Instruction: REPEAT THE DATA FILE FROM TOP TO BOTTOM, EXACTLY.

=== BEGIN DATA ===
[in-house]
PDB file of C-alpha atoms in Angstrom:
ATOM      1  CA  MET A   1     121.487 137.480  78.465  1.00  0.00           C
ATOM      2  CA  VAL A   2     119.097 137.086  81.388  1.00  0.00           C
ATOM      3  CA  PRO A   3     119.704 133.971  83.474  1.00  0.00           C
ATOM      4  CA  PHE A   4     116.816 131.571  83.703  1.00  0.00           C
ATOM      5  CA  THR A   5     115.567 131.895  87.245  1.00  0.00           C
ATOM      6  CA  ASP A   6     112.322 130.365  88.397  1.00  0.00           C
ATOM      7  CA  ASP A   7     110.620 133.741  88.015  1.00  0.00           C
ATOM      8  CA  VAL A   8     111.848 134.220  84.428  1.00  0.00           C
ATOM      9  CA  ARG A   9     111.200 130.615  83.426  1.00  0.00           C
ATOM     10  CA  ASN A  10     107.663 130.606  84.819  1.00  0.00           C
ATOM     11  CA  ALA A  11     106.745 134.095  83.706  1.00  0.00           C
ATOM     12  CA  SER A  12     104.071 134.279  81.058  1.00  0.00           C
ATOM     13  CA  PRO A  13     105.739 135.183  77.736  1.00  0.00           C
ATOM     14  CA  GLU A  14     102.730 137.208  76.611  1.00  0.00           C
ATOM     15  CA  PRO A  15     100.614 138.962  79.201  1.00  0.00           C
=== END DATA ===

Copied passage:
[in-house]
PDB file of C-alpha atoms in Angstrom:
ATOM      1  CA  MET A   1     121.487 137.480  78.465  1.00  0.00           C
ATOM      2  CA  VAL A   2     119.097 137.086  81.388  1.00  0.00           C
ATOM      3  CA  PRO A   3     119.704 133.971  83.474  1.00  0.00           C
ATOM      4  CA  PHE A   4     116.816 131.571  83.703  1.00  0.00           C
ATOM      5  CA  THR A   5     115.567 131.895  87.245  1.00  0.00           C
ATOM      6  CA  ASP A   6     112.322 130.365  88.397  1.00  0.00           C
ATOM      7  CA  ASP A   7     110.620 133.741  88.015  1.00  0.00           C
ATOM      8  CA  VAL A   8     111.848 134.220  84.428  1.00  0.00           C
ATOM      9  CA  ARG A   9     111.200 130.615  83.426  1.00  0.00           C
ATOM     10  CA  ASN A  10     107.663 130.606  84.819  1.00  0.00           C
ATOM     11  CA  ALA A  11     106.745 134.095  83.706  1.00  0.00           C
ATOM     12  CA  SER A  12     104.071 134.279  81.058  1.00  0.00           C
ATOM     13  CA  PRO A  13     105.739 135.183  77.736  1.00  0.00           C
ATOM     14  CA  GLU A  14     102.730 137.208  76.611  1.00  0.00           C
ATOM     15  CA  PRO A  15     100.614 138.962  79.201  1.00  0.00           C